Whenever we are assessing the needs of a company we always try to consider what their requirements are now, but also, what and where they will be in the next few years.
1. Metroethernet doesn’t really just mean ethernet in a built-up area
2. Big companies wanting wholly private connections may still want Metro Ethernet
3. Businesses are normally looking for a reliable, high availability and high bandwidth internet connection. For this, either fiber to the cabinet (FttC) or Fiber tothe premises (FttP) is normally best. However, due to supplier limitations, companies often still have the last mile of the service into the premises delivered as Ethernetover Copper (EoC)
4. SaaS is making many business owned networks redundant – is yours going to be?
As businesses rely increasingly on digital transactions and communications, reliable internet access becomes crucial to modern business owners. While you work out the finer details of business operations, consider choosing services that meet the recommended internet speed for business. A growing operation requires more bandwidth and speed to maintain a satisfactory standard for employees and customers.
Weighing hosted vs. on-premise VoIP can be daunting for any business owner. Both setups offer various features that can make your company more productive. However, with each setup having its merits, how do you determine the right option? In this article, we will take a closer look at the pros and cons of hosted and on-premise VoIP, highlighting the key differences between the two.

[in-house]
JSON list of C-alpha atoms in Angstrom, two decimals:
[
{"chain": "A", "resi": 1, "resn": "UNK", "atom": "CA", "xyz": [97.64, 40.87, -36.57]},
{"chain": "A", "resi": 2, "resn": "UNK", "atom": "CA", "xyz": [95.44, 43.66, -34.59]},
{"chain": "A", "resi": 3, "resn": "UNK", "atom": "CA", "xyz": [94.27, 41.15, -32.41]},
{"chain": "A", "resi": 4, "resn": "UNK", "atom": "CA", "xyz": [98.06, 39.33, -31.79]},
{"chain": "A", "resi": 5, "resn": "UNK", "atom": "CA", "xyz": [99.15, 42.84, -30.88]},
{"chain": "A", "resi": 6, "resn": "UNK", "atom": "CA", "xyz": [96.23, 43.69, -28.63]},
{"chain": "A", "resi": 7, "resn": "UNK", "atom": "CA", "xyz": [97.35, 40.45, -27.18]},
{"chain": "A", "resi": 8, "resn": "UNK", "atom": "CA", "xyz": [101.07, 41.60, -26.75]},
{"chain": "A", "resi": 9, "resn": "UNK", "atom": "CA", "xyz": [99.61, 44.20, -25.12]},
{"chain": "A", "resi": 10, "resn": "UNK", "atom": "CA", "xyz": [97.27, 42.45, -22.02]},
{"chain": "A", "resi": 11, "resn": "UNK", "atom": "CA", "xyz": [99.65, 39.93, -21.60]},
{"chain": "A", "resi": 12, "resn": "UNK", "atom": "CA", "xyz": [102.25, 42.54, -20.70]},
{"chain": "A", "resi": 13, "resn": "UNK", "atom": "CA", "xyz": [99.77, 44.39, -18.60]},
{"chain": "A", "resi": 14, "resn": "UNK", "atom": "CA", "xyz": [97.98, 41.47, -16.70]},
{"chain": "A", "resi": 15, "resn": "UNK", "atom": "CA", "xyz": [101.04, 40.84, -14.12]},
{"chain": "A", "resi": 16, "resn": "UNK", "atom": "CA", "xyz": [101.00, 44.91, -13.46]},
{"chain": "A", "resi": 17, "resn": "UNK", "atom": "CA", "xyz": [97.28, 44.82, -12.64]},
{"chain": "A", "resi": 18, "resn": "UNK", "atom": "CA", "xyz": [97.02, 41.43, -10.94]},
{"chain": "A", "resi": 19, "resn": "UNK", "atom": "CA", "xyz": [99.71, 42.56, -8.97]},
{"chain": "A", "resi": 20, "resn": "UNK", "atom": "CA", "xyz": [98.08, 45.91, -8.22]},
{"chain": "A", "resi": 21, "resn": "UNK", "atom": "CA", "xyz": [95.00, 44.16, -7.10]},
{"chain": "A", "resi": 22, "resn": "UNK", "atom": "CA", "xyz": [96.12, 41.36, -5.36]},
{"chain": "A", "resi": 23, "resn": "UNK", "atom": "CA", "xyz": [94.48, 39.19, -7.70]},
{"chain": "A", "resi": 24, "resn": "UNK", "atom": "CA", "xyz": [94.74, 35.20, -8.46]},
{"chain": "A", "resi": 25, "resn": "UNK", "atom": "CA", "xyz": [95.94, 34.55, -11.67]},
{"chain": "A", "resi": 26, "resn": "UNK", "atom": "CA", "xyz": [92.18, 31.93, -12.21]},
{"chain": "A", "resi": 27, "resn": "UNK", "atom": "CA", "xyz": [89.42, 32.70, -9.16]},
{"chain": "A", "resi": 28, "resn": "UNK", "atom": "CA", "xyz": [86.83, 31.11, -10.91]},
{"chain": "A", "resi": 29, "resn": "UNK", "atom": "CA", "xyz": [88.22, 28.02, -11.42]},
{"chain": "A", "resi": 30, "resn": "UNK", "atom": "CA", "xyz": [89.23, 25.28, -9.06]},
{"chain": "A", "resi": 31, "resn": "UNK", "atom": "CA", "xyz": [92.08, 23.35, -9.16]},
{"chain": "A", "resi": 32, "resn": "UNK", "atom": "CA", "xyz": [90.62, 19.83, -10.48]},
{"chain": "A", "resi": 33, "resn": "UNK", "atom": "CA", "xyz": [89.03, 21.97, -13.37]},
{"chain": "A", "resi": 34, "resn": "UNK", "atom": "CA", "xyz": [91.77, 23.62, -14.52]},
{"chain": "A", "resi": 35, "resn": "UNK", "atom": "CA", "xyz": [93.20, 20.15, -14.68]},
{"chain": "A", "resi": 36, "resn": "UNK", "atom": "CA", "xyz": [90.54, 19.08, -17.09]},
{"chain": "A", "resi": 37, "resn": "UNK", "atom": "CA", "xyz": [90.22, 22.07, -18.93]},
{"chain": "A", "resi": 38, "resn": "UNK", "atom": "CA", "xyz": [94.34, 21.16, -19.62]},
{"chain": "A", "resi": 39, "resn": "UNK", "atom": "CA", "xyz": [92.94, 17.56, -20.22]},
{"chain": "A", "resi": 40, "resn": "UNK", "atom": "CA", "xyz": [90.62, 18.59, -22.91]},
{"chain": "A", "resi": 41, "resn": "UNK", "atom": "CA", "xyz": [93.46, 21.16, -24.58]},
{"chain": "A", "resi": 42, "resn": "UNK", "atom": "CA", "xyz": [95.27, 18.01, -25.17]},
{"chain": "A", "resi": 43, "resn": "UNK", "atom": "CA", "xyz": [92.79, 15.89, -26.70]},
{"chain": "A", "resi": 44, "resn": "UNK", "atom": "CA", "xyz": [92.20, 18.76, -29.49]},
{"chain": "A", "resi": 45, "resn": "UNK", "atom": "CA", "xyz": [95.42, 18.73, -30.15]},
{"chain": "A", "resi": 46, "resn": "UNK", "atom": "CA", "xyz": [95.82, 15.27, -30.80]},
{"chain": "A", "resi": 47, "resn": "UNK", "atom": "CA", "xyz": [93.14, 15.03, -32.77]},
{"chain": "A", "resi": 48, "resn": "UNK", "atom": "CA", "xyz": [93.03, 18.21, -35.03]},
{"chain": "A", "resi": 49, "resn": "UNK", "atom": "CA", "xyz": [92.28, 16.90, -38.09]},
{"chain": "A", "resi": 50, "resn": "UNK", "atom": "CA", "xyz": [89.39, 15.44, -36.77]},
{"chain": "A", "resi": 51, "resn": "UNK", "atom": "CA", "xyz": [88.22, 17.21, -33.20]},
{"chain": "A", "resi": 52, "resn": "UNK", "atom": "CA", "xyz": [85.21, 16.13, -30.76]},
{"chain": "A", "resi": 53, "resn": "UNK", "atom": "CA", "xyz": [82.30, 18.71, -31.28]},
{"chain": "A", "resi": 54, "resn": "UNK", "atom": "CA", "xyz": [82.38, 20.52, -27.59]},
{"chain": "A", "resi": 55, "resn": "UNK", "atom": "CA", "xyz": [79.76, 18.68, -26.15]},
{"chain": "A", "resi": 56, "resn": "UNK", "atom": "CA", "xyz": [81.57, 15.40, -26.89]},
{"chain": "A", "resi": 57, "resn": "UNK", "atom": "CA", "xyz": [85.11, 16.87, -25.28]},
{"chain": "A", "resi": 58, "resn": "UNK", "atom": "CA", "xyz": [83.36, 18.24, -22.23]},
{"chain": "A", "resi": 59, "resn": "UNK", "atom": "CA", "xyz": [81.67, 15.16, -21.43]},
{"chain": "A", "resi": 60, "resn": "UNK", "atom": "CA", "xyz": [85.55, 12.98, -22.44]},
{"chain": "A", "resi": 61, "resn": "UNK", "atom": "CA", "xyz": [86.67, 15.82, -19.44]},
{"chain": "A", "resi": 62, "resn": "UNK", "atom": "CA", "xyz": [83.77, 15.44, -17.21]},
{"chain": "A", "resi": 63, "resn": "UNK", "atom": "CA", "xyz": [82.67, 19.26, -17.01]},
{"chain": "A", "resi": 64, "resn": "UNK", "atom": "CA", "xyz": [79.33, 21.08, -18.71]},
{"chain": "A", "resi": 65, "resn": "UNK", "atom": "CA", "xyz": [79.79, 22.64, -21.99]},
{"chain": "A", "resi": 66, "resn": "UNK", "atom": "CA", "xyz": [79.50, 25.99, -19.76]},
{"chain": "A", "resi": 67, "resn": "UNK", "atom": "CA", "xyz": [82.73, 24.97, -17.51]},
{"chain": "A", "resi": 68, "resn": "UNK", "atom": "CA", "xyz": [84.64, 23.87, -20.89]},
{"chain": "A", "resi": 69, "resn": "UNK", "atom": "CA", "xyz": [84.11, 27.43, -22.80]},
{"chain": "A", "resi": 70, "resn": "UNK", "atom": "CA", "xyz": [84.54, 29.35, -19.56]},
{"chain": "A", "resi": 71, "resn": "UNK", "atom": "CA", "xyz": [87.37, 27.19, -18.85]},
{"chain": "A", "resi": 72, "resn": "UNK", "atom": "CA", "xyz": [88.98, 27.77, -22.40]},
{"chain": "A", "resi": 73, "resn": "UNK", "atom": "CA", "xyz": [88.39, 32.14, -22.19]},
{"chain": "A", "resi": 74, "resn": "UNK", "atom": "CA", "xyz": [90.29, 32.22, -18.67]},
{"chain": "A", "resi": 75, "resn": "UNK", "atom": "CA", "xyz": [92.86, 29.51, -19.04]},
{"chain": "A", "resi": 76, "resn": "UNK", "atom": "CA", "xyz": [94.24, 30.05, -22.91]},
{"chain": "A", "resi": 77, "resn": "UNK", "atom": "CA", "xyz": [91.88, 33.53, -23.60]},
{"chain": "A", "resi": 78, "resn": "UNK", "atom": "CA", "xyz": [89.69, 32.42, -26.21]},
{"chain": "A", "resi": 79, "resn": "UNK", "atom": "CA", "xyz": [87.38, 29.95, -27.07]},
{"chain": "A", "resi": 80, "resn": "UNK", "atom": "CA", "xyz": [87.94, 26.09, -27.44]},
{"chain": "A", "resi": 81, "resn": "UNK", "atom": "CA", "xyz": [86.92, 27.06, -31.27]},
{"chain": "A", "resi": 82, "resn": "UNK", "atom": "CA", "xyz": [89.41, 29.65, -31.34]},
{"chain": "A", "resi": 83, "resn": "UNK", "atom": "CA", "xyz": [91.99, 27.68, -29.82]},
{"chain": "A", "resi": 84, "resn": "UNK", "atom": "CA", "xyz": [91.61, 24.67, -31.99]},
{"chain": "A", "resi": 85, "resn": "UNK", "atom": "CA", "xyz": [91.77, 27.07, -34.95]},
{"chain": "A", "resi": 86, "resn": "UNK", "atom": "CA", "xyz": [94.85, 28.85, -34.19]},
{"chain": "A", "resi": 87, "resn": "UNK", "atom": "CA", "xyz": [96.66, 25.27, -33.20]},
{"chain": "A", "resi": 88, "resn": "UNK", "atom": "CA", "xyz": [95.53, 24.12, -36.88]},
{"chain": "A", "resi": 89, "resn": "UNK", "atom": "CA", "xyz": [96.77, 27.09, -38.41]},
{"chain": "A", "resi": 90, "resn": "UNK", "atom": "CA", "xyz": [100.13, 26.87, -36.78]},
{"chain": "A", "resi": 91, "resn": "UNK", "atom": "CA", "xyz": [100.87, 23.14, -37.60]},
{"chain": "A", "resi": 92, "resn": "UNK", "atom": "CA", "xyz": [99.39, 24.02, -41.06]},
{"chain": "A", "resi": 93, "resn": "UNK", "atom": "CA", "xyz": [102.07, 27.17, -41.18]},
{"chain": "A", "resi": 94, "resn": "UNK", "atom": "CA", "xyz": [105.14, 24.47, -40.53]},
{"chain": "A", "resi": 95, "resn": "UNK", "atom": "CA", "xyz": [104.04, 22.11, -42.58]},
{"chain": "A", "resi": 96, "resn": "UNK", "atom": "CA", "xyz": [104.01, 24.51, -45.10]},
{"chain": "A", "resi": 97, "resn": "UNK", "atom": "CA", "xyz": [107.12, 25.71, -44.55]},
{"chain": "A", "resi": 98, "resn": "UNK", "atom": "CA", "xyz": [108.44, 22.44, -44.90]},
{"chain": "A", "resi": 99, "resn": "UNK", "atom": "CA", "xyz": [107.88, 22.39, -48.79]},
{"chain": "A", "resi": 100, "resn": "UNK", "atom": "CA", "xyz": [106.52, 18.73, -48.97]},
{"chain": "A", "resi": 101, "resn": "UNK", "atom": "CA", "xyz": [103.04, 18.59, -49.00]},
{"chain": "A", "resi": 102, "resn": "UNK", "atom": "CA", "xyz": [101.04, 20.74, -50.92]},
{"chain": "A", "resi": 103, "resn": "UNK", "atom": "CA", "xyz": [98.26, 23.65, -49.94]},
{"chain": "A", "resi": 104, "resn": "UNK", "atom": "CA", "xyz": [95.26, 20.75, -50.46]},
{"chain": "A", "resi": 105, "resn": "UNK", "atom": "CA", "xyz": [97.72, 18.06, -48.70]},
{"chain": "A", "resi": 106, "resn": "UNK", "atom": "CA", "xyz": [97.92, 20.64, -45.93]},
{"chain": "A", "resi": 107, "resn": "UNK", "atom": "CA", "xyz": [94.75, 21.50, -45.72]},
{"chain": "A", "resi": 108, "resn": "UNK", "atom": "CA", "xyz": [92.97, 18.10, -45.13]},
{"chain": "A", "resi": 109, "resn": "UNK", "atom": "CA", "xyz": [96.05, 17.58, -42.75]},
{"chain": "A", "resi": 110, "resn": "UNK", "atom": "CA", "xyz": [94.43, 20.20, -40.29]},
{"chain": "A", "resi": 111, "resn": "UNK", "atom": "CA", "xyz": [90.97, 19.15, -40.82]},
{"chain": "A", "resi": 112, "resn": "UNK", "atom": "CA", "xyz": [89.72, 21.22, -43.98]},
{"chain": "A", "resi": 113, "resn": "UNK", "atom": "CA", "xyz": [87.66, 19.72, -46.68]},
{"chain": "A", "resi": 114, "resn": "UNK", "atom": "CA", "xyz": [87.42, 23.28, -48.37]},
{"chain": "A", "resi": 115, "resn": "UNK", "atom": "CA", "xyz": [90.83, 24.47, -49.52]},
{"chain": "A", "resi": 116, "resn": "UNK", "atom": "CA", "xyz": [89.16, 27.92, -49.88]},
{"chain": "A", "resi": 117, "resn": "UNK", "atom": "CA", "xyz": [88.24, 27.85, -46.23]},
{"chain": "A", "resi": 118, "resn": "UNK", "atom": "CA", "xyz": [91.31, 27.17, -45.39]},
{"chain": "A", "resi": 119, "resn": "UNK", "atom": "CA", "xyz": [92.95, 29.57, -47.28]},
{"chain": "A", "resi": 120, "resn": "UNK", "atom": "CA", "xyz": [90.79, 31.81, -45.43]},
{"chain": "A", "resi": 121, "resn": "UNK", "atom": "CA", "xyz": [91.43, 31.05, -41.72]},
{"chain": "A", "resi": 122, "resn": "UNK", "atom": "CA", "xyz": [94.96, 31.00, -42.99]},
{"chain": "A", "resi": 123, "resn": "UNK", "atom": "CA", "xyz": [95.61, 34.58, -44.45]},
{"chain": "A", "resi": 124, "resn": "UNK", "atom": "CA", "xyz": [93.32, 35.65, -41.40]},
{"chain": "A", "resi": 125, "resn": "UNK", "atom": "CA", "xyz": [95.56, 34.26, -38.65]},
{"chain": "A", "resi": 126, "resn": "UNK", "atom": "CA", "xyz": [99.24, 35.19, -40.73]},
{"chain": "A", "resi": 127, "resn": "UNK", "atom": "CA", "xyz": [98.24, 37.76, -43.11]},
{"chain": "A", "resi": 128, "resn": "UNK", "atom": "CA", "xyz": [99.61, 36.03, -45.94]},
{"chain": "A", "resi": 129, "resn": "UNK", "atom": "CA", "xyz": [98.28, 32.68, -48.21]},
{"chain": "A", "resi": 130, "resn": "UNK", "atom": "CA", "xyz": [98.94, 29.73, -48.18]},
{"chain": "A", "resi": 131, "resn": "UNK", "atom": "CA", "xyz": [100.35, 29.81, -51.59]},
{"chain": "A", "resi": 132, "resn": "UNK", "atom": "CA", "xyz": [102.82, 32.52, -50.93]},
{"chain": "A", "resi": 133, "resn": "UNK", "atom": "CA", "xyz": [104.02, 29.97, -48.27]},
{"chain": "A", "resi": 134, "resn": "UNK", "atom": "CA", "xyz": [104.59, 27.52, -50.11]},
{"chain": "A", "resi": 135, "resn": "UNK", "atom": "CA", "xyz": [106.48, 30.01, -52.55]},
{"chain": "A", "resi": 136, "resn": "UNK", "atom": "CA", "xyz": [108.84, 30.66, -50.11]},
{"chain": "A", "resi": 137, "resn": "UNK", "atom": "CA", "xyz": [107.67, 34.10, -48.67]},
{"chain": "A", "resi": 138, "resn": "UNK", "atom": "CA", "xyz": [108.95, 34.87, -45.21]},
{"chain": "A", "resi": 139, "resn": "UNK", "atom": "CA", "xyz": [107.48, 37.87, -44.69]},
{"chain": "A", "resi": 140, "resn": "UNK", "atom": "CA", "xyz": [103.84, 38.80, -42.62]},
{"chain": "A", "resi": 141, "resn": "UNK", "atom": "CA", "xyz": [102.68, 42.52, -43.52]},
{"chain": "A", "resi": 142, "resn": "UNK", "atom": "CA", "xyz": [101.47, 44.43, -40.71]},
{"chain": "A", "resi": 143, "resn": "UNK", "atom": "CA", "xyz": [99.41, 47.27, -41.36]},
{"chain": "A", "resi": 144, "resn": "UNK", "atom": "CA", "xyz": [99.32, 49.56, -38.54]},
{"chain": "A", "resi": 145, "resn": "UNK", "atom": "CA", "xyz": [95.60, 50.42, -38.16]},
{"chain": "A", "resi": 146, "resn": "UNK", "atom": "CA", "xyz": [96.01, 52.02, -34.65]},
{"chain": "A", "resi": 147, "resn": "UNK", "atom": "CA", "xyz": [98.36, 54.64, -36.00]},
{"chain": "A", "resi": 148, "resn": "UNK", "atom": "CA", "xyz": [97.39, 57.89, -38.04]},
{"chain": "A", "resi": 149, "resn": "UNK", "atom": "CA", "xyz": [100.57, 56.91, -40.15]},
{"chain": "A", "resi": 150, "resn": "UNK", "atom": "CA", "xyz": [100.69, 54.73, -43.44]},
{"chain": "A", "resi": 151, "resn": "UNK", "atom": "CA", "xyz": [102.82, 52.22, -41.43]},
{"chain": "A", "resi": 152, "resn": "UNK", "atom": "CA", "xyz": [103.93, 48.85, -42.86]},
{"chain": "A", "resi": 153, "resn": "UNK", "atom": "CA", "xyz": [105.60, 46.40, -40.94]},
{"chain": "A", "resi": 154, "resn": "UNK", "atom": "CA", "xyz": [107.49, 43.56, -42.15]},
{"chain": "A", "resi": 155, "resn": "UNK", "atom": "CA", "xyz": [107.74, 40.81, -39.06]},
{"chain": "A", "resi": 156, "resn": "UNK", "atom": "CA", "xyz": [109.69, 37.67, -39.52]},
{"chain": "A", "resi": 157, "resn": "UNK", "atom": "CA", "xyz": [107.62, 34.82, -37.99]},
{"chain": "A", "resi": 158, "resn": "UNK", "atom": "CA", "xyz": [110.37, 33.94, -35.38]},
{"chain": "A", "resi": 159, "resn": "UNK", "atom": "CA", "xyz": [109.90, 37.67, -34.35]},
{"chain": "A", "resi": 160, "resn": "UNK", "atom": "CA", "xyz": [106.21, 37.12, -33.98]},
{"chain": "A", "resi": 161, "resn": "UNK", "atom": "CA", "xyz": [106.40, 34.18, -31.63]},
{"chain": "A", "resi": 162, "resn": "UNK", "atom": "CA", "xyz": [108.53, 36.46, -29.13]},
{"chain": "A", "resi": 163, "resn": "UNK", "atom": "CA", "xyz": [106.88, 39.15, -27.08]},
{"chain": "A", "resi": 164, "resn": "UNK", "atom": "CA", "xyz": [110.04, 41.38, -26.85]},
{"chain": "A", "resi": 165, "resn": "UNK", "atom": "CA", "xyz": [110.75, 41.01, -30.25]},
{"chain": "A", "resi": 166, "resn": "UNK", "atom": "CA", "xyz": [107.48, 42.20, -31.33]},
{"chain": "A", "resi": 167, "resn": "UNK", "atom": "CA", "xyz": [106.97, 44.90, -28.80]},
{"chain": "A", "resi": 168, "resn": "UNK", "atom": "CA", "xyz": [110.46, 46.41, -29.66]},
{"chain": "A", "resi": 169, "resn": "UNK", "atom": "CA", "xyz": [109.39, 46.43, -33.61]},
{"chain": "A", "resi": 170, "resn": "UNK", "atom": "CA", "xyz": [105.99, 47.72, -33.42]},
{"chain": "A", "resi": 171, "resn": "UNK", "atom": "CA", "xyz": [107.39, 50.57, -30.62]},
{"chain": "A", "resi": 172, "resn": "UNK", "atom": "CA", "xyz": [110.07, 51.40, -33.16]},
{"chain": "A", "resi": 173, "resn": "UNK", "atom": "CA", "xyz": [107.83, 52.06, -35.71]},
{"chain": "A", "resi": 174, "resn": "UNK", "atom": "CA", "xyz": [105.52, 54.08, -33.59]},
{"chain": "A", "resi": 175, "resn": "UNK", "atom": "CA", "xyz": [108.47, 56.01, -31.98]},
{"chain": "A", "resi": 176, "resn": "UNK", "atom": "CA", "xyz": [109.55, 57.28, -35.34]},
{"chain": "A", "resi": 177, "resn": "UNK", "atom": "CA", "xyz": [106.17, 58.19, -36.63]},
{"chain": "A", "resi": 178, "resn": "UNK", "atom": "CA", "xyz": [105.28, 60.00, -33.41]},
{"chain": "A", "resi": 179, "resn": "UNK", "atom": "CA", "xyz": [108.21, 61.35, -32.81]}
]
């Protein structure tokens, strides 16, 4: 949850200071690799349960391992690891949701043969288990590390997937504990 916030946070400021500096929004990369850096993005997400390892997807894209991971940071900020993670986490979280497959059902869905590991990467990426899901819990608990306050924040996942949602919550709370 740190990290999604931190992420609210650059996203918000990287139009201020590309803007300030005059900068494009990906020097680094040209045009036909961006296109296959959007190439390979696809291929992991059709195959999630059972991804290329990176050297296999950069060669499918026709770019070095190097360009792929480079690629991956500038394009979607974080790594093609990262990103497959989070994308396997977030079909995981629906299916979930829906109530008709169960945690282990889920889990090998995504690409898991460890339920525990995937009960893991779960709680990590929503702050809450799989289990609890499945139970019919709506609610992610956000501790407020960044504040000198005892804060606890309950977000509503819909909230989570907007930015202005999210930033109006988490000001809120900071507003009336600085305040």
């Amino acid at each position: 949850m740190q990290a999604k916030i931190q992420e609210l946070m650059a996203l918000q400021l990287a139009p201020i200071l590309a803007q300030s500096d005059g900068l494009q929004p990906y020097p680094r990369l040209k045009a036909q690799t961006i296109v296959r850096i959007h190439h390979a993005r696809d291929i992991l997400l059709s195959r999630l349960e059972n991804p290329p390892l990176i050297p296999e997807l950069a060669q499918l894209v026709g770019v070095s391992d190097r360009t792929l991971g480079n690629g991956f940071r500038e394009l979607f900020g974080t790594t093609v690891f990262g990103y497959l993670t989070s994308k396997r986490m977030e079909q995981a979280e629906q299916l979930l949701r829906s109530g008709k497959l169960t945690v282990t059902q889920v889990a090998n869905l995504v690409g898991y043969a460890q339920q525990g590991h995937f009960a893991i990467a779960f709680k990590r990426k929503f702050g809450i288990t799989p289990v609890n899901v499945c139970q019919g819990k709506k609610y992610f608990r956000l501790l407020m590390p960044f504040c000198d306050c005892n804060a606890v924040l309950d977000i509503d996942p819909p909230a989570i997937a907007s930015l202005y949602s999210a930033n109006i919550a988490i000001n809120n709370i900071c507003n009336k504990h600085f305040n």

With over 75 years of combined experience, the TelcoSolutions team has a wealth of knowledge in the telecom sector. We have seen drastic changes occur throughout this time, and have made it our priority to stay ahead of the curve to be able to offer our clients the right solutions at the best prices. We are able to do this by leveraging the 180 providers in our portfolio to find the correct solution for our individual clients. Customer satisfaction is of utmost importance to us. Through our dedicated account management team, we ensure that the installation, on-boarding, billing, and customer service are all accounted for and run as smoothly and efficiently as possible. Our experienced professionals and desire to maintain high levels of customer satisfaction are what set us apart from our competitors.
With over 75 years of combined experience, the TelcoSolutions team has a wealth of knowledge in the telecom sector.
We represent a vast range of providers that prove to be stable, affordable and trusted partners. We only acquire top quality service.
We are so happy with TelcoSolutions. Not only did they provide us with a service we can count on, they reduced our costs.
While initially focused on the United States, TelcoSolutions has expanded to being able to offer solutions around the world. Our relationships with 180 providers allows us unprecedented access to offer voice, data and cloud solutions globally.